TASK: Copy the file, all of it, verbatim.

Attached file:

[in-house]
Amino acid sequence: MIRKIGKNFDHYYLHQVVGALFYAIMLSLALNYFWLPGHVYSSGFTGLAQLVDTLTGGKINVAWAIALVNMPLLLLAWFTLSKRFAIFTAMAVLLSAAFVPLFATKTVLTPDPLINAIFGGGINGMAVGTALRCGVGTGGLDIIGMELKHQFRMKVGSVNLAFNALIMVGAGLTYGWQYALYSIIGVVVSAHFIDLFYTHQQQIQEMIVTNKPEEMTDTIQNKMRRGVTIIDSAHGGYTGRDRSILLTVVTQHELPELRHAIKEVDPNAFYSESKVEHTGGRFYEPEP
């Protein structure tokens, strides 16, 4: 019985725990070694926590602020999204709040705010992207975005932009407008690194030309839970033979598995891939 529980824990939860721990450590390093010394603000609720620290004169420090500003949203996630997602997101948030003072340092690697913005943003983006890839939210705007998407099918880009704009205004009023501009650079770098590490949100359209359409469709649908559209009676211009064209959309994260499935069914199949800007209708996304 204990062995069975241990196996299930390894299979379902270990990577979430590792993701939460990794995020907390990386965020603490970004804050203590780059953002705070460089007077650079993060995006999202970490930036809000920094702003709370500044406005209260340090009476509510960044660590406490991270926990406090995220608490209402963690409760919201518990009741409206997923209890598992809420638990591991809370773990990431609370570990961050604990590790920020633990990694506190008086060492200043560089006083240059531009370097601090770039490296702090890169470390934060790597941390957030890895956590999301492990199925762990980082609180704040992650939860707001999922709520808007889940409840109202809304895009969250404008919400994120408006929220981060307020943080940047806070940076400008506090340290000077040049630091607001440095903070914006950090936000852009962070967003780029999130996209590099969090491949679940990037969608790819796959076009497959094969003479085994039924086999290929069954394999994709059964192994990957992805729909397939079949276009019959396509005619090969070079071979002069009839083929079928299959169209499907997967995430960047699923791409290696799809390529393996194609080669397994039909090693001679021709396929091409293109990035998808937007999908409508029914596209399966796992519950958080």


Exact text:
[in-house]
Amino acid sequence: MIRKIGKNFDHYYLHQVVGALFYAIMLSLALNYFWLPGHVYSSGFTGLAQLVDTLTGGKINVAWAIALVNMPLLLLAWFTLSKRFAIFTAMAVLLSAAFVPLFATKTVLTPDPLINAIFGGGINGMAVGTALRCGVGTGGLDIIGMELKHQFRMKVGSVNLAFNALIMVGAGLTYGWQYALYSIIGVVVSAHFIDLFYTHQQQIQEMIVTNKPEEMTDTIQNKMRRGVTIIDSAHGGYTGRDRSILLTVVTQHELPELRHAIKEVDPNAFYSESKVEHTGGRFYEPEP
């Protein structure tokens, strides 16, 4: 019985725990070694926590602020999204709040705010992207975005932009407008690194030309839970033979598995891939 529980824990939860721990450590390093010394603000609720620290004169420090500003949203996630997602997101948030003072340092690697913005943003983006890839939210705007998407099918880009704009205004009023501009650079770098590490949100359209359409469709649908559209009676211009064209959309994260499935069914199949800007209708996304 204990062995069975241990196996299930390894299979379902270990990577979430590792993701939460990794995020907390990386965020603490970004804050203590780059953002705070460089007077650079993060995006999202970490930036809000920094702003709370500044406005209260340090009476509510960044660590406490991270926990406090995220608490209402963690409760919201518990009741409206997923209890598992809420638990591991809370773990990431609370570990961050604990590790920020633990990694506190008086060492200043560089006083240059531009370097601090770039490296702090890169470390934060790597941390957030890895956590999301492990199925762990980082609180704040992650939860707001999922709520808007889940409840109202809304895009969250404008919400994120408006929220981060307020943080940047806070940076400008506090340290000077040049630091607001440095903070914006950090936000852009962070967003780029999130996209590099969090491949679940990037969608790819796959076009497959094969003479085994039924086999290929069954394999994709059964192994990957992805729909397939079949276009019959396509005619090969070079071979002069009839083929079928299959169209499907997967995430960047699923791409290696799809390529393996194609080669397994039909090693001679021709396929091409293109990035998808937007999908409508029914596209399966796992519950958080």